By Jason Michael
Even in the darker periods of Christian anti-Jewish and anti-Semitic history the Christmas vigil – and Christmas in general – has been an unlikely location in the liturgical calendar for pogroms and anti-Semitic outrages inspired by the sinfully misguided expostulations of the Church or individual members of the Christian clergy. Holy Week with its gory emphasis on the arrest, trial, torture, and execution of Jesus of Nazareth has been, much to our eternal shame, a catalyst of some of the most disgusting acts of inhumanity perpetrated by Christians against their Jewish neighbours in Europe, but Christmas – with its narrative of the arrival of the promised Jewish messiah to a Jewish family in the historic homeland of the Jewish people – not so much. The general mood of celebration, feasting, and merrymaking, coupled with the cold winter weather, may have tempered the bloodlust. Who knows? Yet at midnight, as Christmas day descended on Ayrshire, I listened to a sermon that quite positively charged the atmosphere with its powerful undercurrent of vile anti-Semitism.
I’m neither a member of the Church of Scotland nor a Presbyterian (and I will add rather quickly that I doubt such understandings of Christian tradition are widely held among my Presbyterian sisters and brothers or indeed in the Scottish Kirk), but given that midnight Mass has all but become a thing of the past I decided to drop in on the local Church of Scotland’s ‘Watching Service’ at half past eleven on Christmas Eve night. On arrival the interior of the church was filled with the faithful at song – singing time-honoured carols led by a vested choir, and lit only with a huge and luscious Christmas tree and candles. It was as beautiful as it was marvellous.
Everything was perfectly Christmas up until the sermon. Don’t get me wrong; it was well delivered and the assembly listened attentively, but this may have been part of the problem. The reverend gentleman opened his homily by noting that the distance from Jerusalem to the inconsequential village of Bethlehem was a mere six miles, and this was the distance which the Wise Men completed their devotional pilgrimage from Herod’s palace to the place where the Christ child was. At this point my thinking was moved to a contemplation of those mere six miles today with all of their checkpoints and the unjust cantonisation of an Israeli occupied Palestine, but no mention was made of modern Bethlehem. No mention was made of the Bethlehem infants who have choked to death in recent months on the tear gas fired by security forces in the town. As we celebrated the birth of the one on whose shoulders are justice and sovereignty, the Prince of Peace, no words were spoken of either justice or peace.
A distinction was made between the Magi – symbolic of the coming of non-Jews to the Jewish messiah – and the “Jews” who – knowing the prophecies – did not come those six miles. It is true, of course, in the Gospel account, that these Jerusalem Jewish authorities did not come to Bethlehem, but at what stage must it be pointed out to a presumably theologically literate preacher that this account is, and has been for a long time, subject to all the rigours of historical and textual criticism? Was the preacher aware that in the text these “Jews” were the cyphers of religious authority, and at what stage have religious authorities – in the Church of Scotland or indeed in my own Tradition – always and willingly come to bend the knee to Jesus?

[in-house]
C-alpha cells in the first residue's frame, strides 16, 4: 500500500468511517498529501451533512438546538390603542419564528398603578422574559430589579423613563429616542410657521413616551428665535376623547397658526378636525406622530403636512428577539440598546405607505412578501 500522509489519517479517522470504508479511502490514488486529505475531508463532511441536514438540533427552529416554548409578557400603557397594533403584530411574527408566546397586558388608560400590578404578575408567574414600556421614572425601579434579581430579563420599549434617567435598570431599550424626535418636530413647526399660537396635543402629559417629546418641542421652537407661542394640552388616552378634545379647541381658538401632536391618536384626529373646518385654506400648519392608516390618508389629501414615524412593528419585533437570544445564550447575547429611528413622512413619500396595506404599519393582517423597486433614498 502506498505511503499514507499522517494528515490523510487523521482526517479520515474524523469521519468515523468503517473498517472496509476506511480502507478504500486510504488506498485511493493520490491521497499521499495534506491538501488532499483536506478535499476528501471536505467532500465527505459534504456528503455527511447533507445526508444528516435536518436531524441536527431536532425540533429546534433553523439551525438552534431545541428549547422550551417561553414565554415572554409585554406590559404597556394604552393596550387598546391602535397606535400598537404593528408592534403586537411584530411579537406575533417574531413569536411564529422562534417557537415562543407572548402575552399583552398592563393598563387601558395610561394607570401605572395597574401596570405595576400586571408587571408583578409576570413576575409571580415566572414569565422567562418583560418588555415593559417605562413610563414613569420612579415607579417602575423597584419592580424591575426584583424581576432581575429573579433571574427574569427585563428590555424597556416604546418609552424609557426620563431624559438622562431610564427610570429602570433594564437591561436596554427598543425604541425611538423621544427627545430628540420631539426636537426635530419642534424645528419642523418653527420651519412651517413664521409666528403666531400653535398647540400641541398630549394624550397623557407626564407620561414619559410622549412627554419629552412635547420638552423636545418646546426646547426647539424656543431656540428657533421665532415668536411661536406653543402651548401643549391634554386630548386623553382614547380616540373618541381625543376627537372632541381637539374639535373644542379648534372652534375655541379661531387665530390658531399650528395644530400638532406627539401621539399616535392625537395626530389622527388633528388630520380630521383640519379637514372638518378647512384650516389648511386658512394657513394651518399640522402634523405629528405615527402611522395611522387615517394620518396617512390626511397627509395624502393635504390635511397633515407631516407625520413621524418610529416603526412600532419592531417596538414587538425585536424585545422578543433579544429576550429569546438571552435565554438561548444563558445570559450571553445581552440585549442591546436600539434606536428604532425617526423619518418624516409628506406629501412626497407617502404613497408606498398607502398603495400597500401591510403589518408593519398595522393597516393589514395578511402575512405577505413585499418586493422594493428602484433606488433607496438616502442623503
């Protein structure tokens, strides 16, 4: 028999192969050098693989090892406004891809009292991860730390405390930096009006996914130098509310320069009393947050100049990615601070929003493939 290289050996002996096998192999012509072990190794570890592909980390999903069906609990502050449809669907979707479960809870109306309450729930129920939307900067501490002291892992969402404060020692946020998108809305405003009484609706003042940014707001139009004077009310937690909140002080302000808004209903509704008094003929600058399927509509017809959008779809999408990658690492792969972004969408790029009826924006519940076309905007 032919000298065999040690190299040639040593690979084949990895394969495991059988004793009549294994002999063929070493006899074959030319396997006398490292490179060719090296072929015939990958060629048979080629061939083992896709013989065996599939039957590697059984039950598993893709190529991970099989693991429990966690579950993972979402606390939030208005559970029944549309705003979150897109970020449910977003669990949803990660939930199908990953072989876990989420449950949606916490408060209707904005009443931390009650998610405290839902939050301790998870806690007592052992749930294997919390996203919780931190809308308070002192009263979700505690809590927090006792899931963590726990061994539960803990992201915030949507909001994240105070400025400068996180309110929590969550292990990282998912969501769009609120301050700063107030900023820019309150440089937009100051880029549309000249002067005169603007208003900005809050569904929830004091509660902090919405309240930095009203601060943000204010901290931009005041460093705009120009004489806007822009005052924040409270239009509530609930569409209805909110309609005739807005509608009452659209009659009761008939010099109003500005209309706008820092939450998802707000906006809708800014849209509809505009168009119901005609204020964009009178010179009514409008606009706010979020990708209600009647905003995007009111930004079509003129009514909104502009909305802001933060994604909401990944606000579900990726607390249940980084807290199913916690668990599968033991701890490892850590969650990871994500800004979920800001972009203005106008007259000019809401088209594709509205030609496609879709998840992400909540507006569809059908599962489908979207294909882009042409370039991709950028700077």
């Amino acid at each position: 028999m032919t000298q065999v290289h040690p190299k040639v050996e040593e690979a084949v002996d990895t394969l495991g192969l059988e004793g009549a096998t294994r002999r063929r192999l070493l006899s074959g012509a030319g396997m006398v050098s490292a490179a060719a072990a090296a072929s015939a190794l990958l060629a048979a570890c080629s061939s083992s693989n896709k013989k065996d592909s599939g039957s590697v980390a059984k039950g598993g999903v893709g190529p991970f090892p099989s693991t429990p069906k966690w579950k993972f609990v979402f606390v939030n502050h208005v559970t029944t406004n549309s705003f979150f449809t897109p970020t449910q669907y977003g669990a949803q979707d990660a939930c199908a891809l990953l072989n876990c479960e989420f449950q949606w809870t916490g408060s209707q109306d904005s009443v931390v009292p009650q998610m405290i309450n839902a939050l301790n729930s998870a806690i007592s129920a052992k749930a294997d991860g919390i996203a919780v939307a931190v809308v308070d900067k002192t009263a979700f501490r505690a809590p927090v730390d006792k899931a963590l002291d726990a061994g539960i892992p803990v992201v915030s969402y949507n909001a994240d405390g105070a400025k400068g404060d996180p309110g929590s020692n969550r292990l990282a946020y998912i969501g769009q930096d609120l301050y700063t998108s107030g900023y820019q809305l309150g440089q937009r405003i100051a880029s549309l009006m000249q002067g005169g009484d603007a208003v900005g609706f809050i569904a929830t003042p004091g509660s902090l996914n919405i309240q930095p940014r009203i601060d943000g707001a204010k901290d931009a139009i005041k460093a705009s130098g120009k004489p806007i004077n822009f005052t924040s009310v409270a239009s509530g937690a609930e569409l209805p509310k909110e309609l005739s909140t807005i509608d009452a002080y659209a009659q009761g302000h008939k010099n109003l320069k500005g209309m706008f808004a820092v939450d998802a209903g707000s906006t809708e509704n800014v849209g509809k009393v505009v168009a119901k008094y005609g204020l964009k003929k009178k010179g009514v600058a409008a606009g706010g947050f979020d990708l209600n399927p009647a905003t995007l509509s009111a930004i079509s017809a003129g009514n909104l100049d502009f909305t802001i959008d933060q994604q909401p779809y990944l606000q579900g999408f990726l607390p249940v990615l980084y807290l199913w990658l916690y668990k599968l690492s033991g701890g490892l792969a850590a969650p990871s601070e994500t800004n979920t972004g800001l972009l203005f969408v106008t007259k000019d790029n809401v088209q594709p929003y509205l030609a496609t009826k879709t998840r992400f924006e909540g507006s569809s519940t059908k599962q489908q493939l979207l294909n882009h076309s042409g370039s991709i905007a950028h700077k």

Adoration of God, as the Nativity account makes clear, has always been the prophetic action of the powerless on the peripheries – were not Mary and Joseph also “Jews?” Are we to assume that the shepherds in the surrounding Judean countryside were not Jews as well? This is absurd. Jews and Gentiles willingly came to the Nativity, and nowhere does the Gospel account fail to make this clear. Had the sermon stopped its interrogation at this point I might be more reticent and write this all off as an all-too-common laziness on the part of the exegete, but no, it went further.
After four and a half centuries of peaceful repose, the sixteenth century Reformer John Calvin was exhumed to deliver a coup de main. Right from the darkest ages of Christian anti-Jewish fervour we were reminded of Calvin’s commentary on Isaiah chapter 22 wherein this author penned on the flimsiest of textual excuses that the “Jews are doubly ungrateful, because they have not beheld the Lord even at a distance (see Isaiah 22: 11).” It was ingratitude, according to the preacher, that held [all?] the Jews from coming to the manger. At this point the sermon shifts from being simply misguided and ill-informed to being theologically problematic in the extreme and morally obnoxious.
Wikipedia has a sub-article on John Calvin called Calvin and the Jews...I'd just thought everyone should know—
Sebastian (@mynameissebas17) October 03, 2010
Preparing my own homily for tomorrow I have been reflecting on the First Letter of St. John and its focus on love – the commandment sine qua non of Christianity – and its injunction that those who do not love do not know God, because God is love. It is a failure only in reading to have limited Judaism or Jewishness to the Jerusalem authorities, but it is altogether a failure of love to equate their absence from the textual scene with a sixteenth century opinion on the ingratitude of all Jews because they do not worship Jesus as their messiah. It is always sad to hear such words, even though – in all likelihood – they were not thought and spoken with malice, and it was more sad and frustrating to hear them at the beginning of Christmas.
Author: Jason Michael (@Jeggit)